24. 24
    rose-colored-coolaid says:

    The title of this one totally confused me at first. I thought Mom meant help from rich parents.

    Anyways, there is good news from this report.

    A) Two income families caused this boom.
    B) Housing prices will always rise.
    C) We can safely conclude that the three income homes will cause the next price boom.
    D) Therefore, this analyst is predicting a massive increase in the number of polygamist households.

  25. 25
    SLTO says:

    “C) We can safely conclude that the three income homes will cause the next price boom.”

    in countries other than the USA that’s actually the norm… parents get a mortgage, children stay with them and pay for part of it…

    In CALI I know of way too many multiple income households… how about 5 median wage earners in one 2500sqft home…

    The concept is strange to most native/US born americans, however as more immigration goes on, the immigrants bring with them their culture where multiple-family single dwelling structures are normal, One family per bedroom – parents get the masters, son and wife gets one room, umarried daughter has another…and two brothers just out of high school share one bedroom.. granted they’re not all median wage earners in this real example… but this is happening NOW…

    The AMERICAN DREAM is achievable, but most non- US born Americans just have their version of it…

    So you can blame immigration for this run up in prices… too many hard-working immigrants willing to live in cramped quarters thinking that’s their American Dream… coz where they came from it was 5 families in 2 bedrooms and the masters bedroom was the living room…

  26. 26
    softwarengineer says:

    SLTO, THEY SAID THE SAME THING IN 1980’s SEATTLE REAL ESTATE BUBBLE

    It never happened. Two families can’t live in Seattle area homes [legally] anyway, they’re single family zoned. Also, there’s no parking available for the single families per house anyway in Seattle city limits, let alone cramming more in.

    Eventaully, immigrants currently breaking single family zoning laws will be prosecuted, the neighbors will complain and the police will have to step in.

    Remember the Boeing sign in 1971, the last one turn off the lights…..as home prices don’t go down and the subprime meltdown kills real estate in the next few years…that will be Seattle’s future.

    With approx. 50% price deceases after a 6 month foot dragging and a huge foreclosure surge; caused by far right wing phony liberal MSM Elites in denial [who support OVERPOPULATION slave labor pouring into Seattle]; there could be a resurgence in buying, especially if per capita wages go up and population decreases. [We should have raised interest rates several years ago to have prevented this INSANE FAR RIGHT OVERPOPULATION BUBBLE carnage].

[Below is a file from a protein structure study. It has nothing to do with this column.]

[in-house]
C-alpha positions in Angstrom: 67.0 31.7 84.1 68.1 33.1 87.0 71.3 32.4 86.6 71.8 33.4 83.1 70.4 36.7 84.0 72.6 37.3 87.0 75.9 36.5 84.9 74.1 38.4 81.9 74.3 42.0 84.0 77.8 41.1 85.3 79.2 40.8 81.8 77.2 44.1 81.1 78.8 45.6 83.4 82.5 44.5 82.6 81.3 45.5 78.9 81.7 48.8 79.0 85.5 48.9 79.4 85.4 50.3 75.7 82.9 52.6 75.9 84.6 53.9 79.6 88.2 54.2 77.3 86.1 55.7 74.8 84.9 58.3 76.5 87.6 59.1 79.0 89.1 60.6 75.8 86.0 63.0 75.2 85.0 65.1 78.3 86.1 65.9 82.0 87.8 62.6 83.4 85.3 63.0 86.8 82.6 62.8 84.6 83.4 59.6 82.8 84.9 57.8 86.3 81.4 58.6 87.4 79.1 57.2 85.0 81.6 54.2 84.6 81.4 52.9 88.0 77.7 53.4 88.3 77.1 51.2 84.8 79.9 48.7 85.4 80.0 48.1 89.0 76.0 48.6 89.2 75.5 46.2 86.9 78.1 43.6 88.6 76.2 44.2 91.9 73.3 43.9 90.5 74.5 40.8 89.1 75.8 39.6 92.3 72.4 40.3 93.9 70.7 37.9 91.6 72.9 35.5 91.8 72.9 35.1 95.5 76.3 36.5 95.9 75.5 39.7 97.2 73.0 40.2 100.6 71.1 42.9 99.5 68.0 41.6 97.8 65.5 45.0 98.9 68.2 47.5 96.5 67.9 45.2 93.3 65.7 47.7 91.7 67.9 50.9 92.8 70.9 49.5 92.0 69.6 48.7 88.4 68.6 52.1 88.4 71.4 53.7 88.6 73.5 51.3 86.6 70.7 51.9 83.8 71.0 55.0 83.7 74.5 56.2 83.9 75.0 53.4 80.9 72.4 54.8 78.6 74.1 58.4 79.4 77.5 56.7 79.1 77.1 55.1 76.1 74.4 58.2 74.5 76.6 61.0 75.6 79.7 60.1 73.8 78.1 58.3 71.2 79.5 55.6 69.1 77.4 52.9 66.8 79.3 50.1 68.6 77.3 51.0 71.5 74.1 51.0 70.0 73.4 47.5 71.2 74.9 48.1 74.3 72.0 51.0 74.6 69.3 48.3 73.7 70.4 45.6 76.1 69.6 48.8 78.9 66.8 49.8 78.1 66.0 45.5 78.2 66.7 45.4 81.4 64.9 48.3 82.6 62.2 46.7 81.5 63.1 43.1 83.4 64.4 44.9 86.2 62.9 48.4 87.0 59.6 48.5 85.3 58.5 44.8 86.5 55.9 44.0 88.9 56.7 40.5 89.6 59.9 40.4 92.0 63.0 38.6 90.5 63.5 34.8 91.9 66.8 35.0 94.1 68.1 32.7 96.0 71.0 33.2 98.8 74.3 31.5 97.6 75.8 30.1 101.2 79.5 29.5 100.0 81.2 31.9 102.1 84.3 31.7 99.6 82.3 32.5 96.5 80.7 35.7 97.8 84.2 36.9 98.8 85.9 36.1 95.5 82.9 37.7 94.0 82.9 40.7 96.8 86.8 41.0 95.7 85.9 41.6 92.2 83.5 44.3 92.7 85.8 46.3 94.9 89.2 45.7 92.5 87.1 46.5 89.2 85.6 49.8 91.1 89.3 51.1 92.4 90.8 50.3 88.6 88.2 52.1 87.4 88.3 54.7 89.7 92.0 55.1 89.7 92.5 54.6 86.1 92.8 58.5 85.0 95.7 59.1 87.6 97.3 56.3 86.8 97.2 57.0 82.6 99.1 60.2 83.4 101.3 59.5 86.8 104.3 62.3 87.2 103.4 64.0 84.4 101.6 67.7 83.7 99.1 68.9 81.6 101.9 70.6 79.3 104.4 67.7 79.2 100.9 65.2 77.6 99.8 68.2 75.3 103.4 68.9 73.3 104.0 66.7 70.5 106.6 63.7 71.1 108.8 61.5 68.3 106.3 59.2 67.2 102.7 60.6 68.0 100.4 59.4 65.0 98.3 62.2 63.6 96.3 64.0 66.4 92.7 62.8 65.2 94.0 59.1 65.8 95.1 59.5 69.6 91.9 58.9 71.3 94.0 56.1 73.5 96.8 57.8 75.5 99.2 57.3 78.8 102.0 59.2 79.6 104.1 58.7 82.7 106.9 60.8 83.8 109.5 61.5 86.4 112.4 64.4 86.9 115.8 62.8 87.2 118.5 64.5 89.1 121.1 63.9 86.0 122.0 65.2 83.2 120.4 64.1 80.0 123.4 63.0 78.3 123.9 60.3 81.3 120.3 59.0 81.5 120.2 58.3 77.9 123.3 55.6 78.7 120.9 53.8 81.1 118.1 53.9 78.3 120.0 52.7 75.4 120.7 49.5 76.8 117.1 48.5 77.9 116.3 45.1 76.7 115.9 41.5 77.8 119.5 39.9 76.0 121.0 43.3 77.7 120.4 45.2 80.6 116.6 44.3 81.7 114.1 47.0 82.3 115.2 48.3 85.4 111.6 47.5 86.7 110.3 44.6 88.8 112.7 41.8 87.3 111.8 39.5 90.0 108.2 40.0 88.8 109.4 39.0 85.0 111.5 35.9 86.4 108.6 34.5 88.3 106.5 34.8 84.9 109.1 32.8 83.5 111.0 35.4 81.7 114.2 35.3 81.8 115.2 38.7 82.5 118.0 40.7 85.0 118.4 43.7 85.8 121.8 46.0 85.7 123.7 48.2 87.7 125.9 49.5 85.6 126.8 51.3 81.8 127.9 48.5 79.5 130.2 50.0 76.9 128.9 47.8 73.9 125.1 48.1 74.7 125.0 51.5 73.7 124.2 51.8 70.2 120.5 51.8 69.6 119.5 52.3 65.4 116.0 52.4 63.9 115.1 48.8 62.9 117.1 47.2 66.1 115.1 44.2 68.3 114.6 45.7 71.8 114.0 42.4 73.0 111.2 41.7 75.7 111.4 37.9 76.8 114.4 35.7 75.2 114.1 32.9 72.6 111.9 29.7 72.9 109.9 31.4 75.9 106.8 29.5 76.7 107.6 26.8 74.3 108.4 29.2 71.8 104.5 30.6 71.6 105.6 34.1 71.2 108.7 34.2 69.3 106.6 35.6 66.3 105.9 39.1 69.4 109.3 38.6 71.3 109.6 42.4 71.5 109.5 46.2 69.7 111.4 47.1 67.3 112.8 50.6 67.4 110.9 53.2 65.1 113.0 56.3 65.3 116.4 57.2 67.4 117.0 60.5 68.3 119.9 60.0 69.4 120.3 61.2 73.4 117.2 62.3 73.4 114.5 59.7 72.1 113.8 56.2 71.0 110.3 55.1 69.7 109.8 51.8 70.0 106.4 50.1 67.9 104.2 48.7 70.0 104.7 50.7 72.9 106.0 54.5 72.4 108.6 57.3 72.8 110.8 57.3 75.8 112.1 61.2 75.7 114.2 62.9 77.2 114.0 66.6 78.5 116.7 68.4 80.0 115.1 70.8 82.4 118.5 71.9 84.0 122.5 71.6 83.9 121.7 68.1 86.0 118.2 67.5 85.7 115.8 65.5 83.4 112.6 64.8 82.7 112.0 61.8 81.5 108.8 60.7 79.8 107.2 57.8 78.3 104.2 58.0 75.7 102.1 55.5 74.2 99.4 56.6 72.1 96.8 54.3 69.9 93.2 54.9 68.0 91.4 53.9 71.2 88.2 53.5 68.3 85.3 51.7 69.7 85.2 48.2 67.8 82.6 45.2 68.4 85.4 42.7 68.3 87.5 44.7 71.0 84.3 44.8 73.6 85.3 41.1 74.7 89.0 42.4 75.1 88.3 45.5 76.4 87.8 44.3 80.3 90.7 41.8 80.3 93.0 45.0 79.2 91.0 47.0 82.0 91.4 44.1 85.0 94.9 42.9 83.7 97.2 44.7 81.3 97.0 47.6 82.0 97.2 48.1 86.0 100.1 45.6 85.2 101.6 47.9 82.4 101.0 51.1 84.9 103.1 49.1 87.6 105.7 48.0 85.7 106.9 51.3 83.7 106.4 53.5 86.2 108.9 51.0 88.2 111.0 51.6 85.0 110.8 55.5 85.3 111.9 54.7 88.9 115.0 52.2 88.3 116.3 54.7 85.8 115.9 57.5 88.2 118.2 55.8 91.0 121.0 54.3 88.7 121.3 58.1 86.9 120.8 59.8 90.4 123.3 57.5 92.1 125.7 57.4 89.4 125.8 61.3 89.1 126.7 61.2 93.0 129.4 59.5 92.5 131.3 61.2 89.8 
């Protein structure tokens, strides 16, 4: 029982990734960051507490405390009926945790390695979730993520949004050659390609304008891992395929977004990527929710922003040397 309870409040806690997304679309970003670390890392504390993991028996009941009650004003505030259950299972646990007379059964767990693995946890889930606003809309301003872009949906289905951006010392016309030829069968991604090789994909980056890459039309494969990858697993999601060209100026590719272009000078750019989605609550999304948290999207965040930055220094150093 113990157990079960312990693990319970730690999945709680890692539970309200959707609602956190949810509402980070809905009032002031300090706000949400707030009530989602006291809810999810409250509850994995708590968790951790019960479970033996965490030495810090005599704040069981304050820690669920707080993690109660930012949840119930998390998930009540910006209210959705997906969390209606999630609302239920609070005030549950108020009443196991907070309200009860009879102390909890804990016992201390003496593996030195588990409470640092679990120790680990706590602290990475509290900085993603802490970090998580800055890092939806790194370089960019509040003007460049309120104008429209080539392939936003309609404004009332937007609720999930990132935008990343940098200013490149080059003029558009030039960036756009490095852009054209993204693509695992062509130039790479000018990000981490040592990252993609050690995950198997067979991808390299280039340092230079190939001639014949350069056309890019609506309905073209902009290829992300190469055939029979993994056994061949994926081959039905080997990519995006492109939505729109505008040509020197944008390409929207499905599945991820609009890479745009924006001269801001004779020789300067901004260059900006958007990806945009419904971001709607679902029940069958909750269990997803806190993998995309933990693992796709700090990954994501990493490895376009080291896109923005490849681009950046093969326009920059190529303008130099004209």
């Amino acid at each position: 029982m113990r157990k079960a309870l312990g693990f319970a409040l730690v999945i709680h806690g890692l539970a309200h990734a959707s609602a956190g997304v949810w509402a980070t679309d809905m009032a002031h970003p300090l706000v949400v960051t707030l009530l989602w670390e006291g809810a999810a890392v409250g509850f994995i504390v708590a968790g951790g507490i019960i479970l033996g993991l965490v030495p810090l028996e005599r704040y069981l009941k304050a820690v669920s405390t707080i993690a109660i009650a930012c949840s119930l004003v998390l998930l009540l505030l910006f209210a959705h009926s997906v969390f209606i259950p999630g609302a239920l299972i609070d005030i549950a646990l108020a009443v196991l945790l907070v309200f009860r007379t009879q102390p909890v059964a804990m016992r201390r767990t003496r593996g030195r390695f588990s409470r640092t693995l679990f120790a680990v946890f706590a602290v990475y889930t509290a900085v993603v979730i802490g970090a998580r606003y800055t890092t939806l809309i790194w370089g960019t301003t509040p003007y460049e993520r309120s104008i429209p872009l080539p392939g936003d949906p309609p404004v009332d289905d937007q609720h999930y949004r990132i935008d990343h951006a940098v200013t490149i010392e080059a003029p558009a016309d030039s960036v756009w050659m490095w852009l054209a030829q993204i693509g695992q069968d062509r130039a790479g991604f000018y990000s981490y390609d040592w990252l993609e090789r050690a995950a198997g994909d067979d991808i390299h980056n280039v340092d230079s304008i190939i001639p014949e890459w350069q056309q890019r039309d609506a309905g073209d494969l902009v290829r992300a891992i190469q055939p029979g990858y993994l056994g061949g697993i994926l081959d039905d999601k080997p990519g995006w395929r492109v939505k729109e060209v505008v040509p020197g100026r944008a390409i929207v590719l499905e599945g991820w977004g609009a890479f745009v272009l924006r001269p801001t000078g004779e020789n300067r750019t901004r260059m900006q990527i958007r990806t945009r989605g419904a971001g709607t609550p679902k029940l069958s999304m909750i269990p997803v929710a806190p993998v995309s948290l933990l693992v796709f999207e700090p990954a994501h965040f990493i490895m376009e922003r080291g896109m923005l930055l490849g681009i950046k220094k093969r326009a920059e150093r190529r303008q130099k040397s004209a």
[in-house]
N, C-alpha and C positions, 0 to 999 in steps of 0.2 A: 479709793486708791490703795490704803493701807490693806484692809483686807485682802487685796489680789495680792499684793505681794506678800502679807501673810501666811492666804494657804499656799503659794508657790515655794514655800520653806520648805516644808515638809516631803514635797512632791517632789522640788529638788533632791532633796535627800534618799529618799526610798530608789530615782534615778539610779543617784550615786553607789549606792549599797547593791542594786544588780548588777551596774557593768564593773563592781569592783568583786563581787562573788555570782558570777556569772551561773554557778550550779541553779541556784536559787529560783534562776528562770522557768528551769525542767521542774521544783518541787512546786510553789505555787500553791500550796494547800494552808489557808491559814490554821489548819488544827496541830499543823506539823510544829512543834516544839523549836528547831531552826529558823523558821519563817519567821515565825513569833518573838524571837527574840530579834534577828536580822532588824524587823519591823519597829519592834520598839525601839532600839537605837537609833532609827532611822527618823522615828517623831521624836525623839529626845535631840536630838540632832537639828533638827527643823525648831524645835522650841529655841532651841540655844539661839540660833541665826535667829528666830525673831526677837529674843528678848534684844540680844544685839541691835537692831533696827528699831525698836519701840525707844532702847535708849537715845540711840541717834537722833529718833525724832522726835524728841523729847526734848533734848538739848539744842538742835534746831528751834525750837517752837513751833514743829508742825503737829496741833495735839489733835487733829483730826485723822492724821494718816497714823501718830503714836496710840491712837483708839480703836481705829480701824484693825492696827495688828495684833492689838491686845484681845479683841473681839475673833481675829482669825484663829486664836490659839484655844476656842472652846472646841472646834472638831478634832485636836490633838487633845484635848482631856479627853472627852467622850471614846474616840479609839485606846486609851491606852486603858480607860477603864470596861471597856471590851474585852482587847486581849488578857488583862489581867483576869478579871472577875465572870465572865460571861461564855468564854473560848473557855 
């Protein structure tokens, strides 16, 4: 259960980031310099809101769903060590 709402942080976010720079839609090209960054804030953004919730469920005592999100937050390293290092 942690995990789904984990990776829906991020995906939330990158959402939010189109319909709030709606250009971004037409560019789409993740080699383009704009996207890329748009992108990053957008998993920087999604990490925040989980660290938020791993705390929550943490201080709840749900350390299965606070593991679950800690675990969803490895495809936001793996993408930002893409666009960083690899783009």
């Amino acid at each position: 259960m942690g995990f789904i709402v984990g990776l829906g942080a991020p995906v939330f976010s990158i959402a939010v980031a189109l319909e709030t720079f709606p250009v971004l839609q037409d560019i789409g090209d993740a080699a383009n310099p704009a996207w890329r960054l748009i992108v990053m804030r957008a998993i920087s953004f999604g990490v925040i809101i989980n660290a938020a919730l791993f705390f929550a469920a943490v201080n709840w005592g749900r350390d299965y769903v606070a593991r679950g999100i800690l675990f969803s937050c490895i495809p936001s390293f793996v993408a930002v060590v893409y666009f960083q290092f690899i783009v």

I see 8-10% interest rates by then too, to pay for all the bad loans from the past and foreign money’s reluctance to finance this FAR RIGHT American OVERPOPULATION mess is coming fast, especially as we stop buying their junk.

  27. 27
    SLTO says:

    “Eventaully, immigrants currently breaking single family zoning laws will be prosecuted, the neighbors will complain and the police will have to step in.”

    Sorry but that’s actually not accurate…

    http://www.seattle.gov/dpd/stellent/groups/pan/@pan/@publication/documents/web_informational/dpds_007439.pdf

    Seattle’s single family zoning law allows for up to 8 unrelated individuals in a single family dwelling or an unlimited amount of directly related individuals…
    so if they’re all related, you can’t legally kick them out from my understanding, but I don’t know for sure…

    Since all 8 of those folks could be wage earners…, that’s a big income (assuming a low of 40K each – 320K household)…

    Look at seattle streets, parking is already a problem… 3-5 cars per home, that’s all you need to see to know what’s going on… one in the garage, 2 on the driveway and 2 more on the street in front of the home… and if you think the police will stop these cars from parking… they won’t…

    any urban area – NYC, Chicago, LA, you can’t even park on your own frontage coz somebody else is parked there before you… and guess what you don’t own that parking space legally and unless they block your driveway you’re out of luck…

    I agree… in a year 8-10% rates will be norm… Chinese funny money is drying up… globalization is the big problem here… globalization is good when we’re on the receiving end, but not when it shifts the other way as it has been doing the last few years… 20 years ago made in USA was the gold standard, now I get a kick when I buy something and discover it’s made in the USA. Then again when 2 products are of comparable quality and one is made in USA and costs twice as much, it’s a tough choice which one to buy… so we’re all guilty in this regard… and if anybody here does not have a single item in their house that’s not made overseas, please speak up